If you follow many of the same folks I do in the blogosphere or Twitter, today, you’ll see some little memorials to a dear friend of ours– Kristi Fornshell.
I could tell dozens of stories about Kristi, though I never met her in person. I talked to her on the phone once and I’m pretty sure that memory will stay with me for a long, long time.
At first blush, Kristi was funny. Snarky and sassy. From the first time she saw our friend, Bridget Chumbley, call me “Sassy” that’s all she ever called me. And to her now, I would say, “takes one to know one, Kristi!” And she was sassyness personified!
But Kristi wasn’t JUST funny. She wasn’t just sassy. She was graceful and generous and compassionate and tender-hearted and loving. I don’t remember ever emailing her a prayer need that she didn’t respond from the heart and tell me that she would pray for the needs I’d shared. And many times, when it was least expected, I’d find something in my inbox from her– a funny e-card or a link to a news story that she knew would touch my heart.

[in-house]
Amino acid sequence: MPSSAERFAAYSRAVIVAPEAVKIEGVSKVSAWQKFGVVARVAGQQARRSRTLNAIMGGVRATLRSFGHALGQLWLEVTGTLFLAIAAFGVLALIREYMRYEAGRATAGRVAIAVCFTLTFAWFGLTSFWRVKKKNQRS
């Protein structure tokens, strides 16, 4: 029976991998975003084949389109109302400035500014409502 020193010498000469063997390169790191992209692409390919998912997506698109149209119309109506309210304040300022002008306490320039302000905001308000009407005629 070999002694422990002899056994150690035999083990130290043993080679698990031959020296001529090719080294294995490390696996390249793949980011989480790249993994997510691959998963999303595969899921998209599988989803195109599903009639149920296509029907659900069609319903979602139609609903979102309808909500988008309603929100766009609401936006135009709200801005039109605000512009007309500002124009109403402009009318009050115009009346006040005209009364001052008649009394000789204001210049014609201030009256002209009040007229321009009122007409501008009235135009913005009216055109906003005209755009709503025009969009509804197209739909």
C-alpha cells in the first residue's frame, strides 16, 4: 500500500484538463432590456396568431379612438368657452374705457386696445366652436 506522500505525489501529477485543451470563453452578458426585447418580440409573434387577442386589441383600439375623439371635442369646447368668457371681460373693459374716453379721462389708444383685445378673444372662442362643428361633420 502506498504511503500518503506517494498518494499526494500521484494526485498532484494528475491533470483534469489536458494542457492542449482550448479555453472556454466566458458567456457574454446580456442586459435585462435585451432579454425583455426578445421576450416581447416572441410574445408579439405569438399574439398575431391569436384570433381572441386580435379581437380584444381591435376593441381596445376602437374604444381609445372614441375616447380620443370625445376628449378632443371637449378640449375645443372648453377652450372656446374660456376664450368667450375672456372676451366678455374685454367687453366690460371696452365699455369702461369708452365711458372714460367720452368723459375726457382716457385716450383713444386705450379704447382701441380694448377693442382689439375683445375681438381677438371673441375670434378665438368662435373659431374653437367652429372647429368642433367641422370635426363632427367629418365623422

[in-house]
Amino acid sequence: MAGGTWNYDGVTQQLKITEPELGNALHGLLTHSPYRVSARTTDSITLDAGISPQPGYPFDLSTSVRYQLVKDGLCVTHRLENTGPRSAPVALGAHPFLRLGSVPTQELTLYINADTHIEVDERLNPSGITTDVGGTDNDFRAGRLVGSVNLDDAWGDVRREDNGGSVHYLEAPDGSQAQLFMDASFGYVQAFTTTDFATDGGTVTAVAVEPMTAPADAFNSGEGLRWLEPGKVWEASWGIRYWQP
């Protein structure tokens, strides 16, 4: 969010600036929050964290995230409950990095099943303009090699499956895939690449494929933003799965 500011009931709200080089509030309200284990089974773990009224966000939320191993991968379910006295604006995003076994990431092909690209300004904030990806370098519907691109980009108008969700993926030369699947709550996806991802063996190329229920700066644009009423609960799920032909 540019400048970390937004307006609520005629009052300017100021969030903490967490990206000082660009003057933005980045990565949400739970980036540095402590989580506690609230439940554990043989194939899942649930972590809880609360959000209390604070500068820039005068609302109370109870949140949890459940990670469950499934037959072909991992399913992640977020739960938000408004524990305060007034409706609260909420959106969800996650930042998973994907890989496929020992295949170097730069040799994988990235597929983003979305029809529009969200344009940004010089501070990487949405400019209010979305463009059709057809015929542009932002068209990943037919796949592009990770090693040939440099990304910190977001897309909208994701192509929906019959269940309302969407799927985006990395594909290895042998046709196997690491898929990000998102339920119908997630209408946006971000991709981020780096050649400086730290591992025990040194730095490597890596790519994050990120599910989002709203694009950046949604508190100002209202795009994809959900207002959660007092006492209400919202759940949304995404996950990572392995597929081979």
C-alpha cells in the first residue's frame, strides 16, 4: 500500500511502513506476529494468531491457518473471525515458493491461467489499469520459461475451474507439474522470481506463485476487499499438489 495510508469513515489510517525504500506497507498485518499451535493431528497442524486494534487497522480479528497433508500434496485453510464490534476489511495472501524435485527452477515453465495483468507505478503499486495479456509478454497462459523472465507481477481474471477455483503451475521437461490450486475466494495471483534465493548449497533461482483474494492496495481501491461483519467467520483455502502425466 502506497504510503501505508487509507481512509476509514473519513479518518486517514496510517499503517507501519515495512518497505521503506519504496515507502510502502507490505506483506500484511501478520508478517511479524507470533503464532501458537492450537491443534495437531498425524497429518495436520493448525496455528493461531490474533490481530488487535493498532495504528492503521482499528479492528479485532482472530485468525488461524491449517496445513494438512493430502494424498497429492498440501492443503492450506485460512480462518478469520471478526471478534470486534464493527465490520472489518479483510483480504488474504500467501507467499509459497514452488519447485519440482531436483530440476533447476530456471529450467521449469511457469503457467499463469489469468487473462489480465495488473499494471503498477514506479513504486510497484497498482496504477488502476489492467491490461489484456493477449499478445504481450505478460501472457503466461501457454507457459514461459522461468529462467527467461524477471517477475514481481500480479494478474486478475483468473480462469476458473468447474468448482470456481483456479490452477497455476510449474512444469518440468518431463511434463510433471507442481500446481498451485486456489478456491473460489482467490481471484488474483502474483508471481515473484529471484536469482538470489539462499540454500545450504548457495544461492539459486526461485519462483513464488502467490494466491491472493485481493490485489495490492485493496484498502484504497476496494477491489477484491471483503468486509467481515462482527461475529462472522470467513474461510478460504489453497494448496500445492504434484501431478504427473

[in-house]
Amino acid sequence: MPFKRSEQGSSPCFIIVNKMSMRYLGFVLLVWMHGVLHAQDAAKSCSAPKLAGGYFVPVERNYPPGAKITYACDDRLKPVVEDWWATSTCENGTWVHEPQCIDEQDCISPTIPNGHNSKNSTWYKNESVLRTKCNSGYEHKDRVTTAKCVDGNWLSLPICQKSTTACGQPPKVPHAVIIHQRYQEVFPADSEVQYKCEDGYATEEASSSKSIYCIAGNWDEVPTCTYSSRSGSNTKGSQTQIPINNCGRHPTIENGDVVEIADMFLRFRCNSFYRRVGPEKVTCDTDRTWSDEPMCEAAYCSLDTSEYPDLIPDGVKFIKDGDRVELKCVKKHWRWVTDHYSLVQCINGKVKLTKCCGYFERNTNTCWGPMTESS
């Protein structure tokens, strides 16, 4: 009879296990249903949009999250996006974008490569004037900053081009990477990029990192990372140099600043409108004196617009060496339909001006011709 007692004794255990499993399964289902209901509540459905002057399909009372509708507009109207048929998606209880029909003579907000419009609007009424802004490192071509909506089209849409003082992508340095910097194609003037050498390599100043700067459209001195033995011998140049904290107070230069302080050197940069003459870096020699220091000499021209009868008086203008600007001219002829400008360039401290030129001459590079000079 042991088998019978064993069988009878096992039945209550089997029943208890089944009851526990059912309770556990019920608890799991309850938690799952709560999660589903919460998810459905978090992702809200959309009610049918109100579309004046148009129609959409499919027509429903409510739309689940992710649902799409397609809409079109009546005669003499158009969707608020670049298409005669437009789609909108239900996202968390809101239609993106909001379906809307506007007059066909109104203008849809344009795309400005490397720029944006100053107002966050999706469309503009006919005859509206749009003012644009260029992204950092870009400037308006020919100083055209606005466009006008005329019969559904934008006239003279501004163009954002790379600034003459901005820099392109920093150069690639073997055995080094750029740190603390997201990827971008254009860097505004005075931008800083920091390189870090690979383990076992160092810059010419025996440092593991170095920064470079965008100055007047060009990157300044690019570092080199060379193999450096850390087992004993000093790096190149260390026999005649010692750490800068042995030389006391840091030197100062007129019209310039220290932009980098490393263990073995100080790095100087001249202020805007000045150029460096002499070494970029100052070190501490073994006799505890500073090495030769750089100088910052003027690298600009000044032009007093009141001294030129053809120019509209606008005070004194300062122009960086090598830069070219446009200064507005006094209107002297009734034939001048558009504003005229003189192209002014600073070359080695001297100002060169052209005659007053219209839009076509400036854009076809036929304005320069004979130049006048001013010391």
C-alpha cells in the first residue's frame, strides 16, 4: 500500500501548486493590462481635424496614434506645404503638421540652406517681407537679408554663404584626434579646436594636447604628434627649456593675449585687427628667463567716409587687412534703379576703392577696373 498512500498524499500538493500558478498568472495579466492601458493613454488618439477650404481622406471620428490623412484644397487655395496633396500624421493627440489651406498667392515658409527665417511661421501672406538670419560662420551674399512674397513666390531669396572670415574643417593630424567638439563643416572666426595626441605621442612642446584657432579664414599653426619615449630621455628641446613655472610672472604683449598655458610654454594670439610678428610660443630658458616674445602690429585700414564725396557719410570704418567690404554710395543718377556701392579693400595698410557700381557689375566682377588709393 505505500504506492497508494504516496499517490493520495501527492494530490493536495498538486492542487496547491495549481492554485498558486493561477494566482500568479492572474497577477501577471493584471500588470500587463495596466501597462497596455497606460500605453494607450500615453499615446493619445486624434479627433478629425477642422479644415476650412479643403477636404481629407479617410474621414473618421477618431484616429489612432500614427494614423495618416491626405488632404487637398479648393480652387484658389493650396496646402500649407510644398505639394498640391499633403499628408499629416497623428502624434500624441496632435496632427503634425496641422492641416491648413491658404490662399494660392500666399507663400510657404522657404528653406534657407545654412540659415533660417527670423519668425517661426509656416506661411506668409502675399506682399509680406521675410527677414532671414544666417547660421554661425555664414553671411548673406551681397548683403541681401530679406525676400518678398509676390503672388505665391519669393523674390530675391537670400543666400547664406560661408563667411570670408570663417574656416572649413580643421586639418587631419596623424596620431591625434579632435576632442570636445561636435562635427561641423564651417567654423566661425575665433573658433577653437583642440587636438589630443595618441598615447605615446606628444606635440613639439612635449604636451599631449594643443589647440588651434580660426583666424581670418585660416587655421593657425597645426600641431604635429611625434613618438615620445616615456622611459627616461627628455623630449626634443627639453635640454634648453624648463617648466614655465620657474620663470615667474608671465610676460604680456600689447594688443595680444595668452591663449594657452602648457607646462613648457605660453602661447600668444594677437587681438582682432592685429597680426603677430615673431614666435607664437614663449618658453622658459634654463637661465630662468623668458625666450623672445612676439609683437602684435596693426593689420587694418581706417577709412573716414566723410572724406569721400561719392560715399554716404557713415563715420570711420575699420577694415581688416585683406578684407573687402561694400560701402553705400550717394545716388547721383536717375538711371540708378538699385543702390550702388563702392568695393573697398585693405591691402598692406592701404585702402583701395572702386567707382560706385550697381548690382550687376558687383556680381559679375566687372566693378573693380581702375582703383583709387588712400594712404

When I decided to write this post, I promised myself that I wouldn’t ramble on and on with sappy words, but now that I’m writing, I can’t help it. Kristi is worth all the sappy words. She would get a little choked up and say, “Sarah, your friendship was such a surprise. I didn’t expect it at all. We’ve never even met!” And the reason I know she’d say that is because the time we talked on the phone, that’s what she said to me. Not just about me, but about all our little group of friends. She loved us all deeply and I hope she knew how loved she was by us. When I tried to tell her, she cried.
So, on Wednesday morning at 5:10 AM, Kristi was walking with God. And He turned and looked at her and said, “Kristi, we’re closer to My house than yours. Why don’t you come home with Me?” And she did.
Today, I’m sad that my friend is gone, but I know it’s only temporary. In my heart, I’m singing for her the same song I want sung at my funeral… Not a slow, sad song, but a happy one:
“You know, one day I will fly to my mansion in the sky. And I’ll have no regrets when I leave this place for good. When I say my last farewells, please don’t forget to tell them that I’m not really dead–I’m just changin’ neighborhoods.” (from Big Daddy Weave’s “Changing Neighborhoods”)
I’ll see you soon, Kristi!